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Published on: 23/08/2021

Advocating for systems change

"Finance is one of the basic building blocks of the WASH system. Adequate and effective utilisation of public finances for sustainable WASH services at all the three tiers of the government is vital."
- Trisha Agarwala, Senior Research Consultant, Centre for Budget and Governance Accountability.

In 2020, our key focus areas were finance - particularly budget tracking - and strengthening the capacities of WASH institutions.

We started 2020 with two district-level workshops in Ganjam (Odisha) and Samastipur (Bihar) to determine the issues that affect budgetary flows for WASH in villages. These were then highlighted in a national-level webinar where the participants agreed that:

  • there is a need to strengthen the Gram Panchayats (village local governments)
  • that greater technical support on the ground is key; and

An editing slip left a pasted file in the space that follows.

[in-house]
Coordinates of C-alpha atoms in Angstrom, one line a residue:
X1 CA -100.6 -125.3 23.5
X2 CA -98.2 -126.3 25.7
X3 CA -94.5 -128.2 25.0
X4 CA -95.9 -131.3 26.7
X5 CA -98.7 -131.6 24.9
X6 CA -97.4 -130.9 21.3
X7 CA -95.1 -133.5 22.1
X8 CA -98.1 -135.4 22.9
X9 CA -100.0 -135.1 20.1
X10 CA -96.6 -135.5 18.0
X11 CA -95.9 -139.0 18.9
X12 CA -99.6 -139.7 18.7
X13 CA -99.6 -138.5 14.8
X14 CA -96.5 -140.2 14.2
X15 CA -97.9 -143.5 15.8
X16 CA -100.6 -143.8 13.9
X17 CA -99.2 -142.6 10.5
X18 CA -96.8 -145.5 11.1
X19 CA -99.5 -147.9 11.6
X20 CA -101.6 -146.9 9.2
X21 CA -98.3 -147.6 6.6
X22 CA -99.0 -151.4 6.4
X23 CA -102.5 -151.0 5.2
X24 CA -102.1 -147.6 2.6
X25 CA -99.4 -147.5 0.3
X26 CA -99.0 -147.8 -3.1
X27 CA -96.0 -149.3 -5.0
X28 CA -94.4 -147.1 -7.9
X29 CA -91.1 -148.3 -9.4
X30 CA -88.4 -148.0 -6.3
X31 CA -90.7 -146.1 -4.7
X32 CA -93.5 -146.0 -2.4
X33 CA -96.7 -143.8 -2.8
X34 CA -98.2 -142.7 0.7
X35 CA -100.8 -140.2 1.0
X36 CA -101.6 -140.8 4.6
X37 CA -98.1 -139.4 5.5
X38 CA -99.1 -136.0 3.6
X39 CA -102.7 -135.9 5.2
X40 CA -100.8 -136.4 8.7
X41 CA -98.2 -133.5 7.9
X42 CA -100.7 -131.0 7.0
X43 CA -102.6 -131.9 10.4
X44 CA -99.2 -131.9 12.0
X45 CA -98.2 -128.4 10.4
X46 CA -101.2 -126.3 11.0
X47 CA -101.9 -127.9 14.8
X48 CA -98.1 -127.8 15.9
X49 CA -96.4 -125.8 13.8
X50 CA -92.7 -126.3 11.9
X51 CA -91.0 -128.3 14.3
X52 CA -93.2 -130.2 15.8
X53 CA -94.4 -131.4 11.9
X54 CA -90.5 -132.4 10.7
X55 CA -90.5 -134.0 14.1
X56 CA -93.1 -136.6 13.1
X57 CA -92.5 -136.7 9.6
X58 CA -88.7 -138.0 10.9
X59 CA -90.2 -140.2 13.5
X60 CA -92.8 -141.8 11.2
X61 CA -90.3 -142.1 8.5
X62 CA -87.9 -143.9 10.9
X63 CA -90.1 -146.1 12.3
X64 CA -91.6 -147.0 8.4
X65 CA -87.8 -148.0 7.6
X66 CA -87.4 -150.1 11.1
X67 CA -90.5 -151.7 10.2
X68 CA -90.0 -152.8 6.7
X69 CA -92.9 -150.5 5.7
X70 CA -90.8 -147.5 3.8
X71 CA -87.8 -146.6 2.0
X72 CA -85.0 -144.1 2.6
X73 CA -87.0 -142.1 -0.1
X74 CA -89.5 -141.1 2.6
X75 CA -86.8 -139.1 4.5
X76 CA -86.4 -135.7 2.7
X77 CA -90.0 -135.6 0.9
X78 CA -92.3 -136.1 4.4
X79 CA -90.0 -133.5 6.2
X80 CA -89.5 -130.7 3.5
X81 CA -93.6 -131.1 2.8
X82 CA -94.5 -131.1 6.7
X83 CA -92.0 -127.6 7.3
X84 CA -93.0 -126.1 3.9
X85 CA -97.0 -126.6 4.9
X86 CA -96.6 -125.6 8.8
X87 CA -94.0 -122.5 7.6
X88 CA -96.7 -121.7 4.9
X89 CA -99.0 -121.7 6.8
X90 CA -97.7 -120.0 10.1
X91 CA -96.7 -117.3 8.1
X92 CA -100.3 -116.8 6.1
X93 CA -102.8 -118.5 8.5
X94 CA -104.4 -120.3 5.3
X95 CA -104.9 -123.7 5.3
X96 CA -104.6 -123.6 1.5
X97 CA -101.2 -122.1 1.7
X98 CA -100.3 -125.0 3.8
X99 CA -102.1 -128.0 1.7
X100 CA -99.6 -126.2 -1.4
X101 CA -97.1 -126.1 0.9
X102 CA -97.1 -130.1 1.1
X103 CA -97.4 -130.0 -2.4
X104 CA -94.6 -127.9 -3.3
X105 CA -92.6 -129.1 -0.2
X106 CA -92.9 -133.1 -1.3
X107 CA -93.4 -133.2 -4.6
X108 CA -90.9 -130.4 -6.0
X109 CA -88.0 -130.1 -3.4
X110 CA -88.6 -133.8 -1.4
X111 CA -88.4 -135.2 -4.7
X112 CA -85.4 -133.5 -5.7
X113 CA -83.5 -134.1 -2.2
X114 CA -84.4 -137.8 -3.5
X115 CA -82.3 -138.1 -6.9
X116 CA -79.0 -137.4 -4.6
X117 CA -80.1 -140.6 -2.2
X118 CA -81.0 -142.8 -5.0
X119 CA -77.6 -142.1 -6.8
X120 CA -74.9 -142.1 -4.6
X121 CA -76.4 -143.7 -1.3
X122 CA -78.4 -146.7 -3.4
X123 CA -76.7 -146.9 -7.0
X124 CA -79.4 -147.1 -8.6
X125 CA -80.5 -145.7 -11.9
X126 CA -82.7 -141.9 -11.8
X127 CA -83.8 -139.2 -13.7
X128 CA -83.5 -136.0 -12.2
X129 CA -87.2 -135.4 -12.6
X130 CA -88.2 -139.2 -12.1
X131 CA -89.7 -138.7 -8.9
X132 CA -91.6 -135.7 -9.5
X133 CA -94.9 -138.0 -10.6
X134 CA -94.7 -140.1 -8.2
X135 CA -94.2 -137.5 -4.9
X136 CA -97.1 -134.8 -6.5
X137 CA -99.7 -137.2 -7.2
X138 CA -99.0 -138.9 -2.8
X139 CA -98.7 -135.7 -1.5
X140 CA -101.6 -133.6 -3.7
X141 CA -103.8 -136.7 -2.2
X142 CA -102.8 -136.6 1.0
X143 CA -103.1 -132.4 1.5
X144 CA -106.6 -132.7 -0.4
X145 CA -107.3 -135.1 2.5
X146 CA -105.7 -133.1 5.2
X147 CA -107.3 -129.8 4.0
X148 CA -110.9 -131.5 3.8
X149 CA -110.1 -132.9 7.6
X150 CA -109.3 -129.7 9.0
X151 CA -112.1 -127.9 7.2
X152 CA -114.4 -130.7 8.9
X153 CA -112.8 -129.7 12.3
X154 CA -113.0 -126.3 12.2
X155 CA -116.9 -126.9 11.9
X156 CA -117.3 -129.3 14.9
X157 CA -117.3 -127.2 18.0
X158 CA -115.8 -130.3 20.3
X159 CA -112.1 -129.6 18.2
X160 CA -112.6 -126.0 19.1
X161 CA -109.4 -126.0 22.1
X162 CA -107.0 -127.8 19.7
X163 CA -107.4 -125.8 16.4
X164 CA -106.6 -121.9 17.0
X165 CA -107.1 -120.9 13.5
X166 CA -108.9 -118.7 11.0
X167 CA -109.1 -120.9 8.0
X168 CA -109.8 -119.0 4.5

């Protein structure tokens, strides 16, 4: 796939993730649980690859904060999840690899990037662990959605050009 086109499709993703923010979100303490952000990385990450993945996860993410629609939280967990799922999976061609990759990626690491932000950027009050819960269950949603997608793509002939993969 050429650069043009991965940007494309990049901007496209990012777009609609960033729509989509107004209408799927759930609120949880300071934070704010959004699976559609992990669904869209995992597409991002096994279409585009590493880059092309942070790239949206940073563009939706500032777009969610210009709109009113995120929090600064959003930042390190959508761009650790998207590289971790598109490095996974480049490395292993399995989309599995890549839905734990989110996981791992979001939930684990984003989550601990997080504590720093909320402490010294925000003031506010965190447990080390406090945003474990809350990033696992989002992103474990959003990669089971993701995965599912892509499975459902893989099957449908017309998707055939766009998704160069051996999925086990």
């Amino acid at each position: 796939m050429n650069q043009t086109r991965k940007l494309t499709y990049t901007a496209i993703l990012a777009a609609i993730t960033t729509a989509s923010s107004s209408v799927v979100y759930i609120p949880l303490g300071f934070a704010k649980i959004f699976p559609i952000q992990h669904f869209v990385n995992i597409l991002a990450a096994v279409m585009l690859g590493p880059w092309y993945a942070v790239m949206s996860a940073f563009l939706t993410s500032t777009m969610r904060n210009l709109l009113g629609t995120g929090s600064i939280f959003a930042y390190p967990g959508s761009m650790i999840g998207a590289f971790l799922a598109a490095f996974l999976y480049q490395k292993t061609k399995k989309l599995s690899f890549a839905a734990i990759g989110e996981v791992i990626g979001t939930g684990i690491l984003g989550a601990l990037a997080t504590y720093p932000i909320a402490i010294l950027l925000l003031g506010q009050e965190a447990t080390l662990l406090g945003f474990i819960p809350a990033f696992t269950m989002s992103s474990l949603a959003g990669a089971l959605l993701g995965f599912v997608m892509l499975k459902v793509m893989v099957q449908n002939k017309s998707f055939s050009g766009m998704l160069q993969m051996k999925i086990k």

• that more integrated thinking to address systemic issues is needed.

We worked closely with UNICEF and the Odisha state water utility to create a communications strategy, and provided support in implementing the Jal Jeeval Mission, a visionary government initiative to provide safe drinking water (from an on-premises tap) to every household in urban localities by 2024.

We also worked with UNICEF to create a booklet with best practices from 15 award-winning schools.

water sanitation booklet cover

The case studies showed how WASH in schools: (i) retains school attendance; and (ii) increases school enrolment. They also showed how children can positively influence the WASH behaviour of the wider community.

As a response to the COVID-19 pandemic we were invited to be part of national-level working groups and collaborated with UNICEF, WaterAid and the Aga Khan Foundation on drafting the national hygiene roadmap, and the operations and maintenance manual for community sanitation complexes.

Find out more about our work in India

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